A few years ago I read The Artist’s Way by Julia Cameron, which was considered the benchmark for understanding and releasing your creativity. It’s a brilliant book with an abundance of suggestions and inspiration for uncovering and channelling your creative energy. Cameron encourages us to spend a few minutes each day hand-writing in a notebook our “Morning Pages”—daily thoughts and random mental meanderings designed to help us focus and create.
I tried it. I went to the bookstore and bought a lovely hard-covered notebook and for three entire days, I recorded my daily musings. Mes moindres pensées. Then, I got bored and quit. One of my girlfriends did it for an entire year, then panicked at the thought of someone else reading her innermost thoughts. So, she too quit. No one can dispute the value of journaling. It can help us through difficulties, stimulate our imaginations, assimilate our thoughts, and record for posterity our personal snapshots of times and places. But, it’s not for everyone.
So often when we read a self-help book, it reveals what we already know. It just took someone else to repackage the information, put it in a book and make money selling it as something “new and revealing”. Julia Cameron’s book was wonderful and I highly recommend it, but being the lazy ol’ gal that I am, I found a quicker, more self-affirming way to accomplish the same thing.
John Cleese of Monty Python and A Fish Named Wanda fame has written a teeny little tome called creativity which sums up the same message (expanding your creativity) in less than one hundred pages. That’s more my speed. It takes about an hour to read and affirms something I have written about several times previously in BoomerBroadcast. Cleese’s message is basically simple. Creativity comes from our subconscious. We have to create the right conditions to let it run free and those conditions involve sleeping and doing nothing—both activities (or lack of) at which I excel.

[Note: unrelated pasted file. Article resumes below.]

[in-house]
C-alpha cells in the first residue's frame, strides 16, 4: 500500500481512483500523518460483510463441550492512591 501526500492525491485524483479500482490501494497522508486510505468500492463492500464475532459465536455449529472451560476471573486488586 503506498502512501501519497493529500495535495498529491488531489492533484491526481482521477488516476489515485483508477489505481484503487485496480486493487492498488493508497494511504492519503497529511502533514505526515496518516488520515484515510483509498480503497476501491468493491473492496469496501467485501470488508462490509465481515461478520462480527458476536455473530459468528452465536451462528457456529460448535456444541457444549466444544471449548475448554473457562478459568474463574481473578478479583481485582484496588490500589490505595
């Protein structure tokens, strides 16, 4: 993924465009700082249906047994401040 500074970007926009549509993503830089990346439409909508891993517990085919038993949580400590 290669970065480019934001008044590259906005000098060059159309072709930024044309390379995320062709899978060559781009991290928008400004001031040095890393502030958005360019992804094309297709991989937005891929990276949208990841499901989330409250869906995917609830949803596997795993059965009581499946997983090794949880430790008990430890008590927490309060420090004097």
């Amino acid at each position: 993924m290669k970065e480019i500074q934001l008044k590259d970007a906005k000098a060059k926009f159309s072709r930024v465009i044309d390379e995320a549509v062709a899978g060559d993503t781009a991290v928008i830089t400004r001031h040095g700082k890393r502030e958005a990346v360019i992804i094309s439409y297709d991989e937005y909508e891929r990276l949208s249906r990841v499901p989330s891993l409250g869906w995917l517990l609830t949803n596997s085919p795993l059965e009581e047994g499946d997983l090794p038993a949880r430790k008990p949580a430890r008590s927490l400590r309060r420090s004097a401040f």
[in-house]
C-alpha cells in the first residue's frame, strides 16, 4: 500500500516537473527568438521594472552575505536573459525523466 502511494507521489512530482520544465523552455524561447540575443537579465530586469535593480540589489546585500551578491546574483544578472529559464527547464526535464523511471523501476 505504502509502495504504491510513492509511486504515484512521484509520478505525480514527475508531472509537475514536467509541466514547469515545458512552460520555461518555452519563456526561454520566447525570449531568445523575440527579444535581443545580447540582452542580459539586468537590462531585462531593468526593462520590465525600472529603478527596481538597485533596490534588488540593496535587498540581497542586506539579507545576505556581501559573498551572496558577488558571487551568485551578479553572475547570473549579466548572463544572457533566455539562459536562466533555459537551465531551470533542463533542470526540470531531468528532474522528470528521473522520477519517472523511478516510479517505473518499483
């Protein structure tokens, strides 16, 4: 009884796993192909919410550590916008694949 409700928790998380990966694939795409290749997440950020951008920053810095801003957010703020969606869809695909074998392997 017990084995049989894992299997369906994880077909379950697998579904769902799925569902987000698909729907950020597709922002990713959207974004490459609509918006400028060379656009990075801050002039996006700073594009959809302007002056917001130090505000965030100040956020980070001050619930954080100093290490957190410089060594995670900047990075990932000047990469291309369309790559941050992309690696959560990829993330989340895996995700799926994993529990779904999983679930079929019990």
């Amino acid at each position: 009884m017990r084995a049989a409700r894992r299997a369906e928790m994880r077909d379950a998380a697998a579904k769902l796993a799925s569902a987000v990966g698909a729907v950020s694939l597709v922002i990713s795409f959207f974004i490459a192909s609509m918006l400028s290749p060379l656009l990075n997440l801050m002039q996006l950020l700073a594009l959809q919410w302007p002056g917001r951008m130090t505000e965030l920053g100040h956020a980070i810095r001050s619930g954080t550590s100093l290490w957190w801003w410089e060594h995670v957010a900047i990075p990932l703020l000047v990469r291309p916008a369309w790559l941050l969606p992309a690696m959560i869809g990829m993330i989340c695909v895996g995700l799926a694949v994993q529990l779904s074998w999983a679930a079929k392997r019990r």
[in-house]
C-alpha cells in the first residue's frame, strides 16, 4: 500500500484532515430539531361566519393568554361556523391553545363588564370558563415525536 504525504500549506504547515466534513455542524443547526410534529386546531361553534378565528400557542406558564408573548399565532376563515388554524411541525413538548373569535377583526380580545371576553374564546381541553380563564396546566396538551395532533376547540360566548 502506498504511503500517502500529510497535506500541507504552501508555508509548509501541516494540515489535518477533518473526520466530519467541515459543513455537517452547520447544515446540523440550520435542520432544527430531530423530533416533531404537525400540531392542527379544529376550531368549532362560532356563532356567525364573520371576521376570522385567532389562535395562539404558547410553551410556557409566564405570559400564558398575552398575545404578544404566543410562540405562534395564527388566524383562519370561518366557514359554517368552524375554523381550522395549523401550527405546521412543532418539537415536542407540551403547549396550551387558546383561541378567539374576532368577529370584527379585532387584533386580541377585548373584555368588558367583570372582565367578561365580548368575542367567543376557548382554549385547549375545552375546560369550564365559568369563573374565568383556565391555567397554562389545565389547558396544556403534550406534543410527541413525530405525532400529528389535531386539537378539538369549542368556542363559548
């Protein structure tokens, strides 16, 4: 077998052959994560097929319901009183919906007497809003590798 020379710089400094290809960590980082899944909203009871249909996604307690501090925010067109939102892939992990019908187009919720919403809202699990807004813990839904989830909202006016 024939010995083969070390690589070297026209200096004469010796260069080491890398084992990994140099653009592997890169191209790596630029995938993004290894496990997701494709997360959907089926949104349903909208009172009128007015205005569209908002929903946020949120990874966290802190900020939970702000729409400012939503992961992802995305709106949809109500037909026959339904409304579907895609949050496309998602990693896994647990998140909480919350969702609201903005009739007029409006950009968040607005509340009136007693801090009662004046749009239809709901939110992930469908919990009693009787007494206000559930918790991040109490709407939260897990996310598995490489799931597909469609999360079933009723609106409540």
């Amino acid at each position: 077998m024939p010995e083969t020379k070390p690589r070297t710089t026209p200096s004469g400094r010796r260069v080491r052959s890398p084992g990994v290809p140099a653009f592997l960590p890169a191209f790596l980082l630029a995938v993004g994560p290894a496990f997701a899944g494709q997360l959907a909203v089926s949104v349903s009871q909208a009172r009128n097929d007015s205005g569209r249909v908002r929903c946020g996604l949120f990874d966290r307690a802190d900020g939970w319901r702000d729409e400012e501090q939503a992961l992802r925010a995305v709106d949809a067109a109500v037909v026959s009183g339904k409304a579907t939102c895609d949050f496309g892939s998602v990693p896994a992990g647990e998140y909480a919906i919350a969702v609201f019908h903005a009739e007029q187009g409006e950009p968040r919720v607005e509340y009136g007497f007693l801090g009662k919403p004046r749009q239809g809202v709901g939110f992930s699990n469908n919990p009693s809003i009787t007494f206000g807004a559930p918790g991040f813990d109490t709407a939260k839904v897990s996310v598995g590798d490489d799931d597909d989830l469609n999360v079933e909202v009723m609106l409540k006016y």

Naturally, Cleese’s book creativity was recommended to me by the same friend who abandoned her “Morning Pages” after a year. We’re on the same page. We’re both creative types; she’s an artist; I like to write. I’ll never be a threat to Margaret Atwood but I love doing it. My friend and I both love spending our time on our respective creations and look forward to digging in each morning. Motivation is not a problem.
So, if you’re ever on the receiving end of a critical side-eye or shamed for napping, daydreaming or otherwise idling, tell your critics to piss off. It’s an important, even necessary part of the creative process. You’re doing good work and the results will not only be amazing, but they will also make you happy. And, that’s what makes life entirely worthwhile. John Cleese says so and my friend and I agree.
Here are links to earlier postings in BoomerBroadcast about the value of idleness:
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